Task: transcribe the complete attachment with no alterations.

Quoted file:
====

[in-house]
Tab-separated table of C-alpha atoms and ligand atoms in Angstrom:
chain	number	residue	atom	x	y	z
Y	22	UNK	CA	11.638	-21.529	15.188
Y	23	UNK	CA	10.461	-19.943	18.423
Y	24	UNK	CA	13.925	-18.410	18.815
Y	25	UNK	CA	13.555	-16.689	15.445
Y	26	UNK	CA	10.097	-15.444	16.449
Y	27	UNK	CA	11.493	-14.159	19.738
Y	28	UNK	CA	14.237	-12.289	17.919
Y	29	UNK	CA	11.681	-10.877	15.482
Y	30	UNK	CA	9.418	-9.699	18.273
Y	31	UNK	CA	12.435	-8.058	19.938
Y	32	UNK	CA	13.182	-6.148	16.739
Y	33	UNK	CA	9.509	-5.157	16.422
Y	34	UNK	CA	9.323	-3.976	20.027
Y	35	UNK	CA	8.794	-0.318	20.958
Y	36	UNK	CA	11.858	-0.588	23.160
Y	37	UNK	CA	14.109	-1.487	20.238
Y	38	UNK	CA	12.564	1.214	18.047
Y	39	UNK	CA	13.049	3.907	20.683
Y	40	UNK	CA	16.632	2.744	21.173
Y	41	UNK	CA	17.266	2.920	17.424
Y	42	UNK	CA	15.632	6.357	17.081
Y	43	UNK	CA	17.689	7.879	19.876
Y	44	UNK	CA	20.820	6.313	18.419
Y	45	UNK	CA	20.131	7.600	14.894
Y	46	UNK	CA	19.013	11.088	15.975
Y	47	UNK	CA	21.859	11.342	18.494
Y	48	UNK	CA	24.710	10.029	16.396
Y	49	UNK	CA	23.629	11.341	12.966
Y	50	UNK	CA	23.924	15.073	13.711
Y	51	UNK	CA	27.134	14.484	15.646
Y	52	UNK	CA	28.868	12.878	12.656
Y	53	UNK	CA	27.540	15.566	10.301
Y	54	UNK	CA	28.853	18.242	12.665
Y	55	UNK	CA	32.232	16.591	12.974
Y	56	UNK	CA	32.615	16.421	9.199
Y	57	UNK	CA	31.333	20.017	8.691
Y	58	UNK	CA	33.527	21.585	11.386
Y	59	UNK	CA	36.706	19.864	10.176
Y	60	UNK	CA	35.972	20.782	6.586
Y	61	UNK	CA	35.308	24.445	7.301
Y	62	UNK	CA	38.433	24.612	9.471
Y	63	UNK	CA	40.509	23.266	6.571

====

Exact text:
[in-house]
Tab-separated table of C-alpha atoms and ligand atoms in Angstrom:
chain	number	residue	atom	x	y	z
Y	22	UNK	CA	11.638	-21.529	15.188
Y	23	UNK	CA	10.461	-19.943	18.423
Y	24	UNK	CA	13.925	-18.410	18.815
Y	25	UNK	CA	13.555	-16.689	15.445
Y	26	UNK	CA	10.097	-15.444	16.449
Y	27	UNK	CA	11.493	-14.159	19.738
Y	28	UNK	CA	14.237	-12.289	17.919
Y	29	UNK	CA	11.681	-10.877	15.482
Y	30	UNK	CA	9.418	-9.699	18.273
Y	31	UNK	CA	12.435	-8.058	19.938
Y	32	UNK	CA	13.182	-6.148	16.739
Y	33	UNK	CA	9.509	-5.157	16.422
Y	34	UNK	CA	9.323	-3.976	20.027
Y	35	UNK	CA	8.794	-0.318	20.958
Y	36	UNK	CA	11.858	-0.588	23.160
Y	37	UNK	CA	14.109	-1.487	20.238
Y	38	UNK	CA	12.564	1.214	18.047
Y	39	UNK	CA	13.049	3.907	20.683
Y	40	UNK	CA	16.632	2.744	21.173
Y	41	UNK	CA	17.266	2.920	17.424
Y	42	UNK	CA	15.632	6.357	17.081
Y	43	UNK	CA	17.689	7.879	19.876
Y	44	UNK	CA	20.820	6.313	18.419
Y	45	UNK	CA	20.131	7.600	14.894
Y	46	UNK	CA	19.013	11.088	15.975
Y	47	UNK	CA	21.859	11.342	18.494
Y	48	UNK	CA	24.710	10.029	16.396
Y	49	UNK	CA	23.629	11.341	12.966
Y	50	UNK	CA	23.924	15.073	13.711
Y	51	UNK	CA	27.134	14.484	15.646
Y	52	UNK	CA	28.868	12.878	12.656
Y	53	UNK	CA	27.540	15.566	10.301
Y	54	UNK	CA	28.853	18.242	12.665
Y	55	UNK	CA	32.232	16.591	12.974
Y	56	UNK	CA	32.615	16.421	9.199
Y	57	UNK	CA	31.333	20.017	8.691
Y	58	UNK	CA	33.527	21.585	11.386
Y	59	UNK	CA	36.706	19.864	10.176
Y	60	UNK	CA	35.972	20.782	6.586
Y	61	UNK	CA	35.308	24.445	7.301
Y	62	UNK	CA	38.433	24.612	9.471
Y	63	UNK	CA	40.509	23.266	6.571